Robotic building has the potential to revolutionize the way we build. In this video, TU Delft TV visits the Robotic Building Lab at the TU Delft, where researchers try to answer the following question: how can robotics be embedded into the built environment and the building process?
Traditional construction is characterized by a slow building process, where buildings have to be put together layer by layer, brick by brick. And often the responsibility of the architect ends where that of the builder begins, fragmenting the entire chain of producing a building.
At the Faculty of Architecture, researchers are pushing for a different kind of building. They want to introduce robotics in architecture. This application of robotics in the built environment can be imagined in two different ways: firstly, embedded robotics in buildings can serve us in a more interactive and efficient manner.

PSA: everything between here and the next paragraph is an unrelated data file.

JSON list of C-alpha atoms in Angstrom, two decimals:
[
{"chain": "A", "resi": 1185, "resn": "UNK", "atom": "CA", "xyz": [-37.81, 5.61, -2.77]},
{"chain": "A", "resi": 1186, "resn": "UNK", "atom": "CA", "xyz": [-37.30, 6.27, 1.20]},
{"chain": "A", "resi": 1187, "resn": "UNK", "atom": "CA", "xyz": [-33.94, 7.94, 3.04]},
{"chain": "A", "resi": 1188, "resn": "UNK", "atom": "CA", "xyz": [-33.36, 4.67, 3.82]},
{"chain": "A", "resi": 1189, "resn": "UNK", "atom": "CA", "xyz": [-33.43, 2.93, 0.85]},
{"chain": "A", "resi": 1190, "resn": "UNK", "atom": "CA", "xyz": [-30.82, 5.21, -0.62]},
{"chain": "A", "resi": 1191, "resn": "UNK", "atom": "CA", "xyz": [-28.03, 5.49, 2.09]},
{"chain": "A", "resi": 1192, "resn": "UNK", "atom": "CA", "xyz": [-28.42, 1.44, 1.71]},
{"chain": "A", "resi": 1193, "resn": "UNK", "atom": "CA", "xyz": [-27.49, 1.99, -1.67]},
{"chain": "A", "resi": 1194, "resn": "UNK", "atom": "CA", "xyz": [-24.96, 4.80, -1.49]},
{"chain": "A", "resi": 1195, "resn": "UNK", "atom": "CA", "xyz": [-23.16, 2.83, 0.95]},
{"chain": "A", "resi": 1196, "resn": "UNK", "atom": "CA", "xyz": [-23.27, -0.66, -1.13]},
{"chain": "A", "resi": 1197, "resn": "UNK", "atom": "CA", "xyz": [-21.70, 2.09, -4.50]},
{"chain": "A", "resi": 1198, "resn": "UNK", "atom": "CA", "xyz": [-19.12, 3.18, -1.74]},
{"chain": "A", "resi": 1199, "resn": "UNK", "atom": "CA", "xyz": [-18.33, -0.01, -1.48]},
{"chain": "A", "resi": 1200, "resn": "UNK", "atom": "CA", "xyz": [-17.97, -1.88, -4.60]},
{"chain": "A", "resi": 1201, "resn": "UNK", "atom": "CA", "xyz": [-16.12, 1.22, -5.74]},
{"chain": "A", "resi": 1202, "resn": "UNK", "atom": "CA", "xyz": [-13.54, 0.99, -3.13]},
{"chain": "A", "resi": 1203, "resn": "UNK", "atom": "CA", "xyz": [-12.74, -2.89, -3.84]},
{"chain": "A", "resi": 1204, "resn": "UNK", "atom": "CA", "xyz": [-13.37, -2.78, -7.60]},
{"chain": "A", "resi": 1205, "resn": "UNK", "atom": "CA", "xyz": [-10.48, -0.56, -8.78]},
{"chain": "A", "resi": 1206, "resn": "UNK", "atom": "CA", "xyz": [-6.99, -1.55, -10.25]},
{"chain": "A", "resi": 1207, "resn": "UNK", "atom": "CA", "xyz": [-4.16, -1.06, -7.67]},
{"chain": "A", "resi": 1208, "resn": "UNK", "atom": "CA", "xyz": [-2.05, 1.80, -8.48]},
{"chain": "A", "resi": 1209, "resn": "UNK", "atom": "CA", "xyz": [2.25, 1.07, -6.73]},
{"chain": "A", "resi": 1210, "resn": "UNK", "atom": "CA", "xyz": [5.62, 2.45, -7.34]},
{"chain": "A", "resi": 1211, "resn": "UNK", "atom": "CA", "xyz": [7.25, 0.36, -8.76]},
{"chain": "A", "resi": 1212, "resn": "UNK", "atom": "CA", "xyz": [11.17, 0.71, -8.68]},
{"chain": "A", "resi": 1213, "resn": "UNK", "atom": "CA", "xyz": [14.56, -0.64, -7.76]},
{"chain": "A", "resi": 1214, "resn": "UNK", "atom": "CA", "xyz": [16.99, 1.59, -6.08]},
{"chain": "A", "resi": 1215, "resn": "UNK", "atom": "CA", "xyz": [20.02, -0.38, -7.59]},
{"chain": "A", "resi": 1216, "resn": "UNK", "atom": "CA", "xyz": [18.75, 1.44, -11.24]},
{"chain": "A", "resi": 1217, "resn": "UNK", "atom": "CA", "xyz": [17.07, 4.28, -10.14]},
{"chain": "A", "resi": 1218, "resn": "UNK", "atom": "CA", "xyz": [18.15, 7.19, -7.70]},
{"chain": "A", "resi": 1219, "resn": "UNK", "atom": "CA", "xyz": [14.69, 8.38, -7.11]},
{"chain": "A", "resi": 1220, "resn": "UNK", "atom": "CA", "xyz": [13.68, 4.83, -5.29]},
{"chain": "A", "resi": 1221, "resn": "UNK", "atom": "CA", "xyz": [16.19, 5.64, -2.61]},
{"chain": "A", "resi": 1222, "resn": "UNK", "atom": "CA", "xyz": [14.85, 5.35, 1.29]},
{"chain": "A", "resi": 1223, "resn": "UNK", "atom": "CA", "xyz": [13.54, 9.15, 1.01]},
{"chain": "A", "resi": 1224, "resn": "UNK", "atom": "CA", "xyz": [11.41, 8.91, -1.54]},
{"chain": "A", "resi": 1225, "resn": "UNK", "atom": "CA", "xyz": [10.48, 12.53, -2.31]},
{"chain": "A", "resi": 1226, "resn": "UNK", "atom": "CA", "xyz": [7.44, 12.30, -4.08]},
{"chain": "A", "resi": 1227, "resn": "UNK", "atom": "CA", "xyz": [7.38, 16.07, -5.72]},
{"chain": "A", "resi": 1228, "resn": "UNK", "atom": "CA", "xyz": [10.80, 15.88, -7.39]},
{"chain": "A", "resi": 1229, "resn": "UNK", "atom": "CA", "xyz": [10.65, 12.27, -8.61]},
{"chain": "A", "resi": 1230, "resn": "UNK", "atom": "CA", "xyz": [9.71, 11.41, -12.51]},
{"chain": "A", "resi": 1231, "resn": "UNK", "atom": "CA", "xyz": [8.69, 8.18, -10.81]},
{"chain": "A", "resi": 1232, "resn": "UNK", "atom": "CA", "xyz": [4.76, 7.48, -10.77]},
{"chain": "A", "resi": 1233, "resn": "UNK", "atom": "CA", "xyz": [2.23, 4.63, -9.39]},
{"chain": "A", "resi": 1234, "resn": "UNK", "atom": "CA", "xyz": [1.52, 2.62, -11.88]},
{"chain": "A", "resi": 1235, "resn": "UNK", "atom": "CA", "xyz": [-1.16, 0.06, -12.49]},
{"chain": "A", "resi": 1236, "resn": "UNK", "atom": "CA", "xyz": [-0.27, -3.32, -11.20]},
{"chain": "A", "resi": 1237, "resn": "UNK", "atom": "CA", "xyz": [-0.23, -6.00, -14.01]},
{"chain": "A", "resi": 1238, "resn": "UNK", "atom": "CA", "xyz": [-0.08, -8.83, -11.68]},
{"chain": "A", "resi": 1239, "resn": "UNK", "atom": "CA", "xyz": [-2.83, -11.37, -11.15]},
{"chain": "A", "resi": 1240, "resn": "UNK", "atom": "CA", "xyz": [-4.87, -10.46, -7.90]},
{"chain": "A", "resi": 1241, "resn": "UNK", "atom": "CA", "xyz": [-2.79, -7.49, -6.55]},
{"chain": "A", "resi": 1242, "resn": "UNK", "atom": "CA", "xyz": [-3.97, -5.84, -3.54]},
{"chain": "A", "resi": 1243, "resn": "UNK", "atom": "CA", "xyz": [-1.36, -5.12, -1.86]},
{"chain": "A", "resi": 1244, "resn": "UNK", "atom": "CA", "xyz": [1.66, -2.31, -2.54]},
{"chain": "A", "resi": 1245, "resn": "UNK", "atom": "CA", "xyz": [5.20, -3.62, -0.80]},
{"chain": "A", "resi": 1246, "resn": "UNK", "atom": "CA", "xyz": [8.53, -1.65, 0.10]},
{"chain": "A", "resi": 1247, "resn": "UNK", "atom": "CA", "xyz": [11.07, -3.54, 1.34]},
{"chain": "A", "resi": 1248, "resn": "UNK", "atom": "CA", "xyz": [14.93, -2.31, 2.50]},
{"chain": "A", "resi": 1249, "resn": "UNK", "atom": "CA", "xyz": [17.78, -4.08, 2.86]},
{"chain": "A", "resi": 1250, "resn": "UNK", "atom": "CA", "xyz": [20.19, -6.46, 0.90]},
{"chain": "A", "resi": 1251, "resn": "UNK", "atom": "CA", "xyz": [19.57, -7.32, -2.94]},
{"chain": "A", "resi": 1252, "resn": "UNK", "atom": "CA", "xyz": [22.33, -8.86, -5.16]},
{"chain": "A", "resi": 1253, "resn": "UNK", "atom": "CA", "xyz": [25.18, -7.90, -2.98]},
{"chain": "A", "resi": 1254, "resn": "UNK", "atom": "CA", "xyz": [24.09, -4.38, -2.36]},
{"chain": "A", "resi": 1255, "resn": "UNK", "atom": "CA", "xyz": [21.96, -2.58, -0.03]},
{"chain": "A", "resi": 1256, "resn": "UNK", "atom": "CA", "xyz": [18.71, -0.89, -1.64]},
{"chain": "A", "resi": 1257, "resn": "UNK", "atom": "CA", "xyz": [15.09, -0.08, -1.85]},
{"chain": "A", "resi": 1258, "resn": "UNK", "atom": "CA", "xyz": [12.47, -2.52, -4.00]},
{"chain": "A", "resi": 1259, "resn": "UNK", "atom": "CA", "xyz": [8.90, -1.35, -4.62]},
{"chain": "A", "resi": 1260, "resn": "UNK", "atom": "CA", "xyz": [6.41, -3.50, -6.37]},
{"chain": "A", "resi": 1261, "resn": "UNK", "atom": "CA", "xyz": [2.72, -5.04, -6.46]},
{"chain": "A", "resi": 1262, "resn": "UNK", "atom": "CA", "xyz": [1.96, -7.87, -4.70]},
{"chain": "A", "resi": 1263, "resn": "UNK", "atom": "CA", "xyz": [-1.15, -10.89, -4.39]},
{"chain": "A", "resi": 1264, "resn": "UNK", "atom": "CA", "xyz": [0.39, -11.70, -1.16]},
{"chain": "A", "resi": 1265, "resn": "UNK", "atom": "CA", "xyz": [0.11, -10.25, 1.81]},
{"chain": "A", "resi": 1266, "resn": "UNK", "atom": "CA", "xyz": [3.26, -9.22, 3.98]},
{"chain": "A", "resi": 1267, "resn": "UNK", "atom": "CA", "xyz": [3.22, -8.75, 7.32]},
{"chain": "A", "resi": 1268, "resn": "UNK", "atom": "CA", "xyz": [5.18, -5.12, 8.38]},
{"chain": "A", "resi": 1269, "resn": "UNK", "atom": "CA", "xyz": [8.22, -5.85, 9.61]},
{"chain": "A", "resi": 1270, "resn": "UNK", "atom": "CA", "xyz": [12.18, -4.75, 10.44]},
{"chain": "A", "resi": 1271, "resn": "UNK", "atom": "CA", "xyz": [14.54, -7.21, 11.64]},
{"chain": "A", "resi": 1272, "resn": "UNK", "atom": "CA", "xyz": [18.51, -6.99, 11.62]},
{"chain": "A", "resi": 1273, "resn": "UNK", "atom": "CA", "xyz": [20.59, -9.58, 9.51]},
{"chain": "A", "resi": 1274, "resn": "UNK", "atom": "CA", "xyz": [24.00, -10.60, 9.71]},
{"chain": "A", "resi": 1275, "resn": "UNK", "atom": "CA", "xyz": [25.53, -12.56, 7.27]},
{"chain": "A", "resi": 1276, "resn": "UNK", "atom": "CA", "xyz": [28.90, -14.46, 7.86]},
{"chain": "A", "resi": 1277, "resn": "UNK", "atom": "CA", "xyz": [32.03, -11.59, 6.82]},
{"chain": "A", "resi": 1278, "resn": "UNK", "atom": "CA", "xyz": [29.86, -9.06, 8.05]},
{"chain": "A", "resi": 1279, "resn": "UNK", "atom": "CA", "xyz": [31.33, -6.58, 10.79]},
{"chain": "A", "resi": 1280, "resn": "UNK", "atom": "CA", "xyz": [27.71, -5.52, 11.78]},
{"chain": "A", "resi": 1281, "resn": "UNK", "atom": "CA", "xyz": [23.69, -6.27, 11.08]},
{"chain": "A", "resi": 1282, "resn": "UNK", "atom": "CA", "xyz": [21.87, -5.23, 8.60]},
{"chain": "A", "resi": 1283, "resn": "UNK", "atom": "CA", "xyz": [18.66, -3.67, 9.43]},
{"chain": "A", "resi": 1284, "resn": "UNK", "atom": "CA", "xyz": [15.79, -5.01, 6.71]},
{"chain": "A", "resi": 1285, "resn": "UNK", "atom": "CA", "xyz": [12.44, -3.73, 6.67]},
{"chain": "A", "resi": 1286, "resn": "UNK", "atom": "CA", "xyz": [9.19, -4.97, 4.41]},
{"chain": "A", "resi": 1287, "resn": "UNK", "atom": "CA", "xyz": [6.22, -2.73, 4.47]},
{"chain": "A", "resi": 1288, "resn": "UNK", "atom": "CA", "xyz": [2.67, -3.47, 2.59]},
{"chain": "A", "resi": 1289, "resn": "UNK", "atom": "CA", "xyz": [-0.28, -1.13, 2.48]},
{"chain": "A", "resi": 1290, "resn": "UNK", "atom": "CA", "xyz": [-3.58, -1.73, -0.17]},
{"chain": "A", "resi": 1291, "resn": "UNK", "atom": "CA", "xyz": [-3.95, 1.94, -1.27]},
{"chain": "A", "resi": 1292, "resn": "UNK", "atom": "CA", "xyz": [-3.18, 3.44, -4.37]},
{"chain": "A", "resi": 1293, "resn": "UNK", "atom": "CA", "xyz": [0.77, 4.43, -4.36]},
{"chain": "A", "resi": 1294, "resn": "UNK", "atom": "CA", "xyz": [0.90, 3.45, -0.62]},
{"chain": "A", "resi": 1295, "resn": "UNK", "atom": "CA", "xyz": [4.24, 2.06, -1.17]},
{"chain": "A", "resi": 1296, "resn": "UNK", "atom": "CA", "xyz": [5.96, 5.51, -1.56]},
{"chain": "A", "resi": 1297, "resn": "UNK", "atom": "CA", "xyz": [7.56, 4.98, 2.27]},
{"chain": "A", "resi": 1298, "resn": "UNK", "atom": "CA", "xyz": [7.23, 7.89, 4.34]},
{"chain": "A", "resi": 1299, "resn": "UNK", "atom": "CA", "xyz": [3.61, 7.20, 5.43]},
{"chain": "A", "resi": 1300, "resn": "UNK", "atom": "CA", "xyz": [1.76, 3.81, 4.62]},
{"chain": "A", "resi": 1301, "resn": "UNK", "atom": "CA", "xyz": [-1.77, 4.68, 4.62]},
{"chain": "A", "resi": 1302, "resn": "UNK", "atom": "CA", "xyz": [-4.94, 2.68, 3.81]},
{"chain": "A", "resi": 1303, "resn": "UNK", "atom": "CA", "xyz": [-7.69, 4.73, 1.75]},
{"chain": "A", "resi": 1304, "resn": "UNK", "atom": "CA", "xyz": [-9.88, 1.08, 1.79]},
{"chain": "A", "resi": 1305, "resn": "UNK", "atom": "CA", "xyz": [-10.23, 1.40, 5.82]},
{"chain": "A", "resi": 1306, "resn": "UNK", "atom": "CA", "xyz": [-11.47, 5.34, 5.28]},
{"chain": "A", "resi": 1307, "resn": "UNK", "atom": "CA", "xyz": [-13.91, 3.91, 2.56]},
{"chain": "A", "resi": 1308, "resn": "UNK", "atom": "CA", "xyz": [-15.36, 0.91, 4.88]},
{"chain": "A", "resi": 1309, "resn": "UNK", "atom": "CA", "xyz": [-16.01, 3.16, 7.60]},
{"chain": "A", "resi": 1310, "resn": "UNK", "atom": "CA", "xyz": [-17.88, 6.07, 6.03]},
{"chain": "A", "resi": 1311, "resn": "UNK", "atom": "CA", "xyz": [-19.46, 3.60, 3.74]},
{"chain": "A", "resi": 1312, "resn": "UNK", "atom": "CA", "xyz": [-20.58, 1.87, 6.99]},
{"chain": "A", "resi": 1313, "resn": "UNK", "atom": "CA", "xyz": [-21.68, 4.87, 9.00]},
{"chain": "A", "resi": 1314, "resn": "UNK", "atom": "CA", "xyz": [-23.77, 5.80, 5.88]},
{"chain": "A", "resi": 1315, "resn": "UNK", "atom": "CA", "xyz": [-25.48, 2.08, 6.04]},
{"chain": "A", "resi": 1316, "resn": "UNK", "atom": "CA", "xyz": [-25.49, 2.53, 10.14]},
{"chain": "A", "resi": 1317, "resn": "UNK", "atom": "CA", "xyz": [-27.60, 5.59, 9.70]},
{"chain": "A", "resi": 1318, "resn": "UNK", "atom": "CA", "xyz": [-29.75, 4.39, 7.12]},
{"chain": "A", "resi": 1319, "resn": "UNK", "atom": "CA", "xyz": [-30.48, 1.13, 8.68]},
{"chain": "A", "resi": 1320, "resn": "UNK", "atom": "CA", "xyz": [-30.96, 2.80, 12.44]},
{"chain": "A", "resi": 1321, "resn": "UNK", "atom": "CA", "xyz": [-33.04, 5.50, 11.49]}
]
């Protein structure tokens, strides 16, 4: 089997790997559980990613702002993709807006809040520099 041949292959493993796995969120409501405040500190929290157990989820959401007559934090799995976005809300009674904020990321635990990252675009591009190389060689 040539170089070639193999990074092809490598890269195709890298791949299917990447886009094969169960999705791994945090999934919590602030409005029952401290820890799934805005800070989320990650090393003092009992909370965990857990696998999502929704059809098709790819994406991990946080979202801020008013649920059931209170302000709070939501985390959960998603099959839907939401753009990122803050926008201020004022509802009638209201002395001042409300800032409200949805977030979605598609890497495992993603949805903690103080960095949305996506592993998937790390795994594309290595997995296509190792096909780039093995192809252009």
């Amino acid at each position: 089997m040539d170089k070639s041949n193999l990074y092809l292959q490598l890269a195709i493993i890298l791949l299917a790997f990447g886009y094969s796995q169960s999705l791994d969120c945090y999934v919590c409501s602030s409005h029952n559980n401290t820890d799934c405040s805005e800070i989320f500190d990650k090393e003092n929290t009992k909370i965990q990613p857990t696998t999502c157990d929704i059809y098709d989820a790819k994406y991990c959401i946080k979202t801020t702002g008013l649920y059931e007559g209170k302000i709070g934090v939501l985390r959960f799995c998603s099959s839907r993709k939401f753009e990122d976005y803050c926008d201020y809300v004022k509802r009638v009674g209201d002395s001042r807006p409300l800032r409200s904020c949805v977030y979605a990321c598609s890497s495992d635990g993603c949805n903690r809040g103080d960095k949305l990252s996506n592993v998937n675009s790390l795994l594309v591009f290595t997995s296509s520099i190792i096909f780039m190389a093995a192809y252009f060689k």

Imagine sensors which allow buildings to respond to users and can change environmental conditions—such as heating—as needed or solar panels which track the sun… the possibilities are endless. Secondly, the researchers work on creating a design to production building process with computational techniques and robotic building, making the architect not only the designer but also the producer and manufacturer of building components. As an example: computational techniques like Grasshopper can be used by designers to create unique and fully optimized facade elements, which can then be sent straight to the robotic arm to be built.
Henriette Bier, the leader of the Robotic Building group, was already advocating robotics in 2009, and she sees how it’s picking up fast in the last couple of years. In her opinion, the most important development nowadays is robotics. She imagines a future where the production of buildings is completely robotized, where buildings have embedded robotics in them and where mobile robotics serve our needs on a daily basis.
Benjamin Kemper, a recent graduate mentored by Henriette, who used computational techniques, mathematical algorithms and robotic building to imagine a new future for abandoned oil and gas rigs in the North Sea. The use of these rigs will fade away in the future, and we will be left with gigantic abandoned structures. Benjamin imagines repurposing these abandoned structures into fully functioning cities, connected to each other in a network of sea-based cities. His research is meant to showcase to what’s possible with new technologies.